Overview of the Patient Protection and Affordable Care Act
The Patient Protection and Affordable Care Act (PPACA) is the name of a law that was signed in March 2010. It is part of the Democratic Congress and President Barack Obama's efforts to reform the American health care system, provide health insurance to millions of uninsured Americans, and lower costs associated with health care. The PPACA is one of two bills that emerged in early 2010--the other component is the Health Care and Education Reconciliation Act, also passed in March 2010.
The PPACA and related legislation is part of a decades-long effort to reform the nation's health care system and ensure that more Americans have adequate and affordable health care coverage. It was one of the most prominent issues of the 2008 presidential campaign. The development of this legislation sparked a national debate, further polarized Congress, and touched off a major movement against incumbent legislators. As most of its provisions will take effect over the course of several years, the precise impact this law will have will not be assessed for some time.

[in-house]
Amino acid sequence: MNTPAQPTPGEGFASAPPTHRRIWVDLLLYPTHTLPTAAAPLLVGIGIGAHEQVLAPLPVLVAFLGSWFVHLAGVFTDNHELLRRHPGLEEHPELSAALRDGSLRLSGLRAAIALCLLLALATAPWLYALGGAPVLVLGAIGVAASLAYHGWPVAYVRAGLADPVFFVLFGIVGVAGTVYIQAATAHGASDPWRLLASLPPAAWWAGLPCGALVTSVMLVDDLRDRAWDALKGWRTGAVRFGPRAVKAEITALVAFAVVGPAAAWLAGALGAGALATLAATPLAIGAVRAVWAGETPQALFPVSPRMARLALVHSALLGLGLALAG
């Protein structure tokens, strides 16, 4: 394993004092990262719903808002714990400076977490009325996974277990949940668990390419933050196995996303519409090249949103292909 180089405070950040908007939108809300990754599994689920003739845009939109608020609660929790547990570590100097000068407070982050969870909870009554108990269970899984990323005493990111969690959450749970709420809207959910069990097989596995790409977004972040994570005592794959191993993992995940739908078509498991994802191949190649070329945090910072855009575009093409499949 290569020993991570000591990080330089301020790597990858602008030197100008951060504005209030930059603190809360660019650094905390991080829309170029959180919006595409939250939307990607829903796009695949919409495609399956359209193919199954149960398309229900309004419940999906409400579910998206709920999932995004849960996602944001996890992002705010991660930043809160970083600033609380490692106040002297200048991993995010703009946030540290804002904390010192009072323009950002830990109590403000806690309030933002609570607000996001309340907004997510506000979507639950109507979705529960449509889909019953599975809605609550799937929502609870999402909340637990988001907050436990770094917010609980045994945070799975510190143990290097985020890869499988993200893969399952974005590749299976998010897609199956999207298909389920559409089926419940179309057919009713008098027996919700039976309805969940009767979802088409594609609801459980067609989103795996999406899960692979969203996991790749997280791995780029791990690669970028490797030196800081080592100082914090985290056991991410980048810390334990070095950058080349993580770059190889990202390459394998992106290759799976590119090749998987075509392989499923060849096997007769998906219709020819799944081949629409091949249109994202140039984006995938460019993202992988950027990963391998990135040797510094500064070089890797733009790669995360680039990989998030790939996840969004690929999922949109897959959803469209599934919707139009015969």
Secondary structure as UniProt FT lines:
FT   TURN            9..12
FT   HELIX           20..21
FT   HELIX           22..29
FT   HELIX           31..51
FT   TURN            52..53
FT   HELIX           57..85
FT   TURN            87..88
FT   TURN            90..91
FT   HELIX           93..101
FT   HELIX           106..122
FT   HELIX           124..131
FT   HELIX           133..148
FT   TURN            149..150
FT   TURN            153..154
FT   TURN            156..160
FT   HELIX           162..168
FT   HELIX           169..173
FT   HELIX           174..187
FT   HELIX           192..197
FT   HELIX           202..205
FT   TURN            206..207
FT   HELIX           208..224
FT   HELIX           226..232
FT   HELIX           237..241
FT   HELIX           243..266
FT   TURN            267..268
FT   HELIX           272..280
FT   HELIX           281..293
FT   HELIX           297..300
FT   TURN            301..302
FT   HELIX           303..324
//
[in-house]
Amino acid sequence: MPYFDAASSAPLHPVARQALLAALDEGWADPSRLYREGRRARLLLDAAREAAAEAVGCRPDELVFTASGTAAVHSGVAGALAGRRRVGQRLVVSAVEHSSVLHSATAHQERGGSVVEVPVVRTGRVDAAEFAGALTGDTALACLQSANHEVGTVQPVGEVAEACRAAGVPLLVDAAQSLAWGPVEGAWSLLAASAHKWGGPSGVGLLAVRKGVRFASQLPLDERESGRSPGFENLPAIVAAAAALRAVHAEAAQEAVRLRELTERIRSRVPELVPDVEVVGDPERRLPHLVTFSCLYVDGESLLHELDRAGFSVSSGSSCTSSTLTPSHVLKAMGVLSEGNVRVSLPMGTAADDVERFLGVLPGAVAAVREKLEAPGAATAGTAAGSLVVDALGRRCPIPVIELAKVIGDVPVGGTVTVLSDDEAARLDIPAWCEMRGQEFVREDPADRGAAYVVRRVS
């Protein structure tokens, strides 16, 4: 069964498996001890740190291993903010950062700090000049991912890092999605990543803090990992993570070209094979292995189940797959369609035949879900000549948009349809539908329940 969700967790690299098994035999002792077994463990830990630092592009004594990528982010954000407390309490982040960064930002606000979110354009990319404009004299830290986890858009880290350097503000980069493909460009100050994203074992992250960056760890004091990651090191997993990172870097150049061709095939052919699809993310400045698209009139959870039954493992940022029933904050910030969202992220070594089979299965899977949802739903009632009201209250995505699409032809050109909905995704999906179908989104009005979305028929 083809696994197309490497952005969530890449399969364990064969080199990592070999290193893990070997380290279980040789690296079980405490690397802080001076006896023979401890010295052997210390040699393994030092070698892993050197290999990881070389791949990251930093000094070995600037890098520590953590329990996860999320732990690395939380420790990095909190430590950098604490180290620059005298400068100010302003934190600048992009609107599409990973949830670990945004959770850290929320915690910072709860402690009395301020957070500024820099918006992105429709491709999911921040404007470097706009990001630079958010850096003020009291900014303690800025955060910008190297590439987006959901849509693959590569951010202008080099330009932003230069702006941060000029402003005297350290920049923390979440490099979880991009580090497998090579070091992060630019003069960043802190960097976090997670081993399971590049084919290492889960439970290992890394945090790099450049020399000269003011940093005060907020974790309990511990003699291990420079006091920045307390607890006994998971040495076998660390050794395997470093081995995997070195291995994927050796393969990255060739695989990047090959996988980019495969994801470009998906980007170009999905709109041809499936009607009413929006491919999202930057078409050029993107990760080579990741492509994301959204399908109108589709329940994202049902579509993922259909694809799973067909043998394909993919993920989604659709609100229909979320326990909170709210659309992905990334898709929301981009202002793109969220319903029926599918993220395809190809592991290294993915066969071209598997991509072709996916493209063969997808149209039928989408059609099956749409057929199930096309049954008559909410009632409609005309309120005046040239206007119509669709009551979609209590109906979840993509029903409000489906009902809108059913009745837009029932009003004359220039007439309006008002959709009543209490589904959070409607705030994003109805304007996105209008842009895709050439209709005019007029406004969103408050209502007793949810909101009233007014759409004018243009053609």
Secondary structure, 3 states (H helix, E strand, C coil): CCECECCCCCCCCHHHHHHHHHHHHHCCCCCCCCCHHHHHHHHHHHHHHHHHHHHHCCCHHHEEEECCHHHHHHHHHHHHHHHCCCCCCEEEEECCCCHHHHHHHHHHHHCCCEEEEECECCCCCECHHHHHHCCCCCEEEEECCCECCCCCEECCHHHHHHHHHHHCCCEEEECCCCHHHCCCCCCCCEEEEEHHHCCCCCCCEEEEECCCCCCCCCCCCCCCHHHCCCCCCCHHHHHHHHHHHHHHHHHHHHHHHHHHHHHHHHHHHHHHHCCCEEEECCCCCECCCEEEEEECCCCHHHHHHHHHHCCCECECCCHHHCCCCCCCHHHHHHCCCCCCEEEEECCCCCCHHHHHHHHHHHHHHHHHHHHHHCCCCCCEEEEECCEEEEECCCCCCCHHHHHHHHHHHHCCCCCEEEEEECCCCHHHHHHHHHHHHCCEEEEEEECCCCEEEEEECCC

Overview of key terms and definitions related to Obamacare
Affordable Health Care for America Act: A 2009 precursor to the PPACA, sponsored by the House, this legislation was far more comprehensive and expensive than PPACA.
Medicaid: Government-sponsored health care program for individuals and families with low-incomes and disabilities.
Medicare: Government-sponsored health insurance program for residents who are sixty-five and older and/or meet certain special criteria.
Recession: Period of economic decline lasting for two or more consecutive quarters.
Reconciliation: US Senate process that allows for a limitation of twenty hours for debate on controversial spending bills.